However, if they comply with the standards and work well, there is no reason for a local brand to fail. There is also no reason for a local brand to remain local.
The second point is that one does not need to be a private, globalized, western corporation to make a brand succeed. If Absolut can be nurtured by a player as unlikely—as far as the technocrats are concerned—as a state government, then developing countries can equally be a source of world-class brands. First-world western corporations do not have a monopoly on branding skills. In fact, first-world western corporations may be hampered by such cultures as the United States’, a nation which seems uncertain of its own values.
South Asia is a place that is so full of history, with citizens so very aware of their cultures and creeds. Westerners, in their quest to become either monetarists or politically correct, hide their faith, their culture sometimes becoming a bland union of half-hearted statements. In other words, south Asians have a wonderful opportunity to fill the void with brands rich in culture, history and heritage.
The only thing lacking is not capital, but confidence. Industrial brands seem to do better: there is an idea that heavy industry results in tangible, visible products that it is all right to shout their originators’ names loudly. But it is equally valid for other south Asian endeavours, including those of fashion, to proclaim their creators’ names confidently.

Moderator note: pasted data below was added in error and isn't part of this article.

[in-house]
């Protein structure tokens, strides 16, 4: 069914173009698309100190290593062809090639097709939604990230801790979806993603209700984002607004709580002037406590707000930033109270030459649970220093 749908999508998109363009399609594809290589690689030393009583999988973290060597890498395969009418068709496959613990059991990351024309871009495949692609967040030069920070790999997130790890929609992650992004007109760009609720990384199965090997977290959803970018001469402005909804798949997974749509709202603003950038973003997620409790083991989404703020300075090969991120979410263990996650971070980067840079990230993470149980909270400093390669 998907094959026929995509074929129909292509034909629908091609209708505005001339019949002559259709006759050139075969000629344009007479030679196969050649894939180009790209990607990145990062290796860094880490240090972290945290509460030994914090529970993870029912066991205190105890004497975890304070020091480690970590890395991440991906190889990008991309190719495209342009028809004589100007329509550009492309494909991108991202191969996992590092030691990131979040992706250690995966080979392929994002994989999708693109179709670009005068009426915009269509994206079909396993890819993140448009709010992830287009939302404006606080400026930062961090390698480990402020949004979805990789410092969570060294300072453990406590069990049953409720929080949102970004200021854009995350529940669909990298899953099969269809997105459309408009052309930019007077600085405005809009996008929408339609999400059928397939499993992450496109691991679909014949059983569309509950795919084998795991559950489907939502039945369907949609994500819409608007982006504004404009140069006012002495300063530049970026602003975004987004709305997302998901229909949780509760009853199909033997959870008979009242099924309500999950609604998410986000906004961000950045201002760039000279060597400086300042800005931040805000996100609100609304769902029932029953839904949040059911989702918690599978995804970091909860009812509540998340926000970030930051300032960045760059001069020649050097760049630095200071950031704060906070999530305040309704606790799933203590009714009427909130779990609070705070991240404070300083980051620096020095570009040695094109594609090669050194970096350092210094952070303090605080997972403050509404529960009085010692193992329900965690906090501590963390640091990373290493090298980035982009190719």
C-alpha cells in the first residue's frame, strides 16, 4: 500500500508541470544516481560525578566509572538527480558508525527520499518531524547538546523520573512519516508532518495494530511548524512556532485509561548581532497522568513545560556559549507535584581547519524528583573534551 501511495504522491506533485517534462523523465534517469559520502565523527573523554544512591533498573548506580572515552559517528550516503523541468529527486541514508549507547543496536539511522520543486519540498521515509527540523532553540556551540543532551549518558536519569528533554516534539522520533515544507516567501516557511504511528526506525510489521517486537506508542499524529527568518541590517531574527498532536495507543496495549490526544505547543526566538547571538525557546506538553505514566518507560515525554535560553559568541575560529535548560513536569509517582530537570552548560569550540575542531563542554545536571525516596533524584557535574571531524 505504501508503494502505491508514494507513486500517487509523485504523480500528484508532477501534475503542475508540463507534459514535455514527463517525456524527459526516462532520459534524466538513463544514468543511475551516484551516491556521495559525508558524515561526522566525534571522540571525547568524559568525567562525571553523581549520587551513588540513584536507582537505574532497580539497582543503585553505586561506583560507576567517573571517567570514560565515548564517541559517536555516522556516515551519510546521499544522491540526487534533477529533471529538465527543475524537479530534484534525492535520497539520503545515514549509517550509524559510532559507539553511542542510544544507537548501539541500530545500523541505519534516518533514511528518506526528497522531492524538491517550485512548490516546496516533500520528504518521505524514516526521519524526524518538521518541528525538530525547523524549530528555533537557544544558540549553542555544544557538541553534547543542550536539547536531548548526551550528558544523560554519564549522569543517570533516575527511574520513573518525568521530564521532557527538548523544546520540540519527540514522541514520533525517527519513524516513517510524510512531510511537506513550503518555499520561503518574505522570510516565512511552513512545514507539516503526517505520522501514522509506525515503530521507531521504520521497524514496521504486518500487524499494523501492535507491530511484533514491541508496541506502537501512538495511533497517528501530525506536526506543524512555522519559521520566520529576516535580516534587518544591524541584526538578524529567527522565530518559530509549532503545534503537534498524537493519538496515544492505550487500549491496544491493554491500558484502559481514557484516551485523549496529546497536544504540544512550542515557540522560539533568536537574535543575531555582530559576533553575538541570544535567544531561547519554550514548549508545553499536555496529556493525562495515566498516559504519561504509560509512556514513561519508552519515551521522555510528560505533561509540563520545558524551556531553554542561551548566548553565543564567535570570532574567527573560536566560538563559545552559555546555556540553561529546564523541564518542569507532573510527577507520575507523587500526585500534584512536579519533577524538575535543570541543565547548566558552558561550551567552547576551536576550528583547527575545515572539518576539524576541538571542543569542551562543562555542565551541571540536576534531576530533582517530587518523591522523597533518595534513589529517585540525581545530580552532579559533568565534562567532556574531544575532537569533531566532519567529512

Between India and Pakistan, admittedly India has expended greater effort in its tourism marketing, which in turns helps those who wish to push a ‘Made in India’ brand. Pakistan may be in a good position today to promote its nation brand for the sake of exporters; the country deserves to be far more than a source of goods bearing foreigners’ brands, but one which creates global brands itself. The globalization game is not one to be played by American and European nations exclusively, especially in the branding sphere. On my next visit to the region, I hope to see more Asian brands more proudly displayed.
Jack Yan is publisher of Lucire (lucire.com), CEO of Jack Yan & Associates (jya.net) and a director of the Medinge Group, a branding think-tank based in Sweden (medinge.org).